Let's say you're on a 6DoF headset and the low-level VR API returns coordinates in tracking space, where the floor center of your play area is (0, 0, 0), and taking a step backwards puts your headset somewhere around (0, 1.6, 1). If you've requested a stationary/standing or bounded reference space, the user agent can treat tracking space and world space as equivalent (ignoring originOffset for now), and getViewerPose would return a pose with a position of (0, 1.6, 1), representing a transform from headset-relative coordinates to world space coordinates.

The per-eye poses would have a small offset from that, i.e. (-0.03, 1,6, 1) for the left eye, and possibly also a small rotation. (The Pimax 5k+ headset has angled screens which needs to be represented by such a rotation, this doesn't currently work right in Chrome.) These are basically transforms from eye space to world space. Feeding the eye space origin point (0, 0, 0) into the eye's rigidTransform matrix gives you the eye position in world space.

If you have a 3DoF headset, the low-level VR API would internally return coordinates near (0, 0, 0) with a neck model applied. If you request eye-level reference space, the user agent would return those as-is. If you request stationary/standing reference space, the user agent should still return headset poses around (0, 1.6, 0), so it adds a tracking space to standing space transform that applies an assumed floor offset:

   standing_from_3DoFtracking = (
      1 0 0 0
      0 1 0 1.6
      0 0 1 0
      0 0 0 1
   )
   point_standing = standing_from_3DoFtracking * point_tracking

Conversely, if you have a 6DoF headset and request eye-level poses, the low-level VR APIs would still track 6DoF position, but there'd be a center point inside the tracked area that's treated as the eye-level origin. For example, in SteamVR you mark this point by using the "reset seated origin" function.

Result would be something like this:

   eyelevel_from_6DoFtracking = (
      1 0 0 0
      0 1 0 -1.6
      0 0 1 0
      0 0 0 1
   )
   point_eyelevel = eyelevel_from_6DoFtracking * point_6DoFtracking

(This is just an example. If the low-level API natively supports an eye-level tracking equivalent, the implementation should use that directly since the native API can apply additional logic useful for seated experiences, for example hiding the SteamVR chaperone while your head is near the seated origin.)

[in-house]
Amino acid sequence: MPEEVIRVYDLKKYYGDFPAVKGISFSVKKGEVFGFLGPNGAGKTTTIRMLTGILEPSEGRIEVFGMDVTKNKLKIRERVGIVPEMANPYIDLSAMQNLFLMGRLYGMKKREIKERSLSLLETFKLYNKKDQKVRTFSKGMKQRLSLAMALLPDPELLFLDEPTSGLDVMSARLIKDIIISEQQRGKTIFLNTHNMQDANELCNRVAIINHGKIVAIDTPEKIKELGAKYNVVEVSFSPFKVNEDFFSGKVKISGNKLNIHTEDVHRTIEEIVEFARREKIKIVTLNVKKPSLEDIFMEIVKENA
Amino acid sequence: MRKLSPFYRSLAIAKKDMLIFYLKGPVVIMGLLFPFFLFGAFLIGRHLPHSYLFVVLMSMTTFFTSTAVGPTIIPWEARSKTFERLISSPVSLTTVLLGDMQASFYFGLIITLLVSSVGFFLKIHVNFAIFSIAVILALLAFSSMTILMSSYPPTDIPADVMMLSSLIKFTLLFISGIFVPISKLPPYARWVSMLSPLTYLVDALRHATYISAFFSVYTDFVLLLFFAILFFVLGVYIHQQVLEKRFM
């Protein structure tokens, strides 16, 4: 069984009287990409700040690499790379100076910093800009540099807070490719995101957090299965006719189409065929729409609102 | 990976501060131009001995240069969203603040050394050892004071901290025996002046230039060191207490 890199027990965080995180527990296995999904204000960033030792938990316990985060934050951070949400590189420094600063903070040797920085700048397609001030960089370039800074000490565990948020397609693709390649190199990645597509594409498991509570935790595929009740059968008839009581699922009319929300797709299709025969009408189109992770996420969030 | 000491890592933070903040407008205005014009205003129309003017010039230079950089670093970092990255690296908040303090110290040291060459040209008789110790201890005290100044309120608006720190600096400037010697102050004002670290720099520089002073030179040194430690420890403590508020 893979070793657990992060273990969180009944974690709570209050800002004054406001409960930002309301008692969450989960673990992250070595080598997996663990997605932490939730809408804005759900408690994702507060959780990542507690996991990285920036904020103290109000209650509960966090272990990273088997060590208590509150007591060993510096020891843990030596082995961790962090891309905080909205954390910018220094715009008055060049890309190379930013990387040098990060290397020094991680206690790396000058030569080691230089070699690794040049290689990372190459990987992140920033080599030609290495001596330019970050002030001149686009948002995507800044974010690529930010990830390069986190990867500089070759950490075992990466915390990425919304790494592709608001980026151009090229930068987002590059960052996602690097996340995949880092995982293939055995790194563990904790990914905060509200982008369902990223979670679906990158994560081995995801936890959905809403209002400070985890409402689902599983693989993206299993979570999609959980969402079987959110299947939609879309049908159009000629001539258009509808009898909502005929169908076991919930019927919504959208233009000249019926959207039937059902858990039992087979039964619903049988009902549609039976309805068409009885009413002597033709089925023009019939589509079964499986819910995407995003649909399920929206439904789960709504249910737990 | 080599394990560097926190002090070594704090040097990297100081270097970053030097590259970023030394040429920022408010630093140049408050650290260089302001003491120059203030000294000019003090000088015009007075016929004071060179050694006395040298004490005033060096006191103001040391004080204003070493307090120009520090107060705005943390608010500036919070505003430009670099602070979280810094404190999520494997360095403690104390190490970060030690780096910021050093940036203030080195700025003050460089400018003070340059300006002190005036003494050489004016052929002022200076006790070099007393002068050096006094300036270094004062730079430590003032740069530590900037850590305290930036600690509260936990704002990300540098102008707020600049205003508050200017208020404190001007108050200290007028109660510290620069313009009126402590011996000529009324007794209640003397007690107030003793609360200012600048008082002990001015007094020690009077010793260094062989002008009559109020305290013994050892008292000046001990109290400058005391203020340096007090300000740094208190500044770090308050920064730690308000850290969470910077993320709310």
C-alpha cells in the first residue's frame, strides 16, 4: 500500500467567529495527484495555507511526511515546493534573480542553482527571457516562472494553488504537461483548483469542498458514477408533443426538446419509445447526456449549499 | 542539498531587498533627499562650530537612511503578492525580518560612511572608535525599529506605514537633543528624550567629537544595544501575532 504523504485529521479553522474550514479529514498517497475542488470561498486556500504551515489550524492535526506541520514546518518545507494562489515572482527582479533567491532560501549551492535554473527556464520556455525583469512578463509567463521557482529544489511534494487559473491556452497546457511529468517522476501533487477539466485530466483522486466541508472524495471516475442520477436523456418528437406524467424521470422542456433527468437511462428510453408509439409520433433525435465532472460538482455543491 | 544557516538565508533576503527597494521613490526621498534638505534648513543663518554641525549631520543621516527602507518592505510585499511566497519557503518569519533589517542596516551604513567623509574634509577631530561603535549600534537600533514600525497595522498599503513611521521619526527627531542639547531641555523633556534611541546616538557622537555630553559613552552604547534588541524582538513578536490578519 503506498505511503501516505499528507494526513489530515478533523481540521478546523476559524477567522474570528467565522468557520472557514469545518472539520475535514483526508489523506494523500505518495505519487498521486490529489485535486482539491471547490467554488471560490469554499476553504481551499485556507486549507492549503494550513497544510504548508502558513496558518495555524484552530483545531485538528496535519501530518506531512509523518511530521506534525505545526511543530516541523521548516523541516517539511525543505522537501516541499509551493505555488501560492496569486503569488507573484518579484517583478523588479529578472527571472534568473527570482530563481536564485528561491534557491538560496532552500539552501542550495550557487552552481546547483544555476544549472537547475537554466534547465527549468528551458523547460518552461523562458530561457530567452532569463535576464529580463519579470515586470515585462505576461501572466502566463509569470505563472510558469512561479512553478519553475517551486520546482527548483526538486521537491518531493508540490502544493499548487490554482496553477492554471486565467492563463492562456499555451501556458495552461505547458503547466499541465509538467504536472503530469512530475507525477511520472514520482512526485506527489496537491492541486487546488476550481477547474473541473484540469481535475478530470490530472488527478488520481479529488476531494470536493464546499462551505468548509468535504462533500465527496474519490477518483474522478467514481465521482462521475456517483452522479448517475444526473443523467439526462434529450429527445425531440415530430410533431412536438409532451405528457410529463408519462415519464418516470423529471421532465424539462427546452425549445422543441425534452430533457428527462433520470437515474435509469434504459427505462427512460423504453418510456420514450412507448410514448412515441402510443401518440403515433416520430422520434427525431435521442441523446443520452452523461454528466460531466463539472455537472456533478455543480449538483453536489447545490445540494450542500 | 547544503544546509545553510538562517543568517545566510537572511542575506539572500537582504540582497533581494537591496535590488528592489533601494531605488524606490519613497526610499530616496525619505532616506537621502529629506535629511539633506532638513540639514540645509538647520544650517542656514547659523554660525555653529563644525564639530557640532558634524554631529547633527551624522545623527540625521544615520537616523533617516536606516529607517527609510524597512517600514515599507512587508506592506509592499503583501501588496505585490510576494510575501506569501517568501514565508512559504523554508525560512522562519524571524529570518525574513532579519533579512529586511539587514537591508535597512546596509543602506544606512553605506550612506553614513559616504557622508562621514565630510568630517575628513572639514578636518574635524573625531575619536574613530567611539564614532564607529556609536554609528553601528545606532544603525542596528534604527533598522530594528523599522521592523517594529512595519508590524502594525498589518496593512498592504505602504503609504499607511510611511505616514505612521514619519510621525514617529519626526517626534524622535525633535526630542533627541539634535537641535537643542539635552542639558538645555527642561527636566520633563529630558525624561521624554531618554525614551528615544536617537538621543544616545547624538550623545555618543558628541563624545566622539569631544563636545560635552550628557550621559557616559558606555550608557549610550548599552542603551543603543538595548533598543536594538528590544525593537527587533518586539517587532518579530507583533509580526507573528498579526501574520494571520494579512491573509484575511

originOffset is a transform from world space to tracking space (see issue #567), so you'd get something like this when combining it on a 3DoF headset:

   point_world = inverse(originOffset) * standing_from_3DoFtracking * point_3DoFtracking

If you want a view matrix, you want a transform that goes from world space to eye space, so you'd apply the inverse of the eye pose's rigidTransform. Specifically, this view matrix would transform a world point at the eye position to (0, 0, 0).

@thetuvix

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commented Mar 22, 2019

The mental model I find most productive for viewers, input sources, reference spaces and all other XrSpaces is to think of them all as peer entities, each positioned and oriented somewhere out there in the physical world. Some entities like viewers and input sources are dynamic, with their origins moving around each frame. Some entities like reference spaces are generally static, with their origins remaining logically fixed in the physical world after creation. (with specific tweaks for the rules defined for the various reference spaces)

For a given WebXR session, there is only one viewer in the physical world - if it's a stereo viewer, that viewer is composed of two views, each positioned and oriented themselves within the physical world. When you call getViewerPose and pass in a reference space, you get transform ("center eye"), views[0].transform (left eye) and views[1].transform (right eye), each expressed relative to the origin of the physically-fixed reference space you asked about. If you happened to ask about a different reference space, you'd get the same 3 poses, expressed within that other reference space instead.

I think the missing piece was understanding that getViewerPose() is "mounting" the XR device on whatever space you give to it, so different spaces don't have different poses.

I'm not sure I follow the analogy of "mounting" the XR device on the space here. To me, that implies that the device is rigidly locked to the space in question.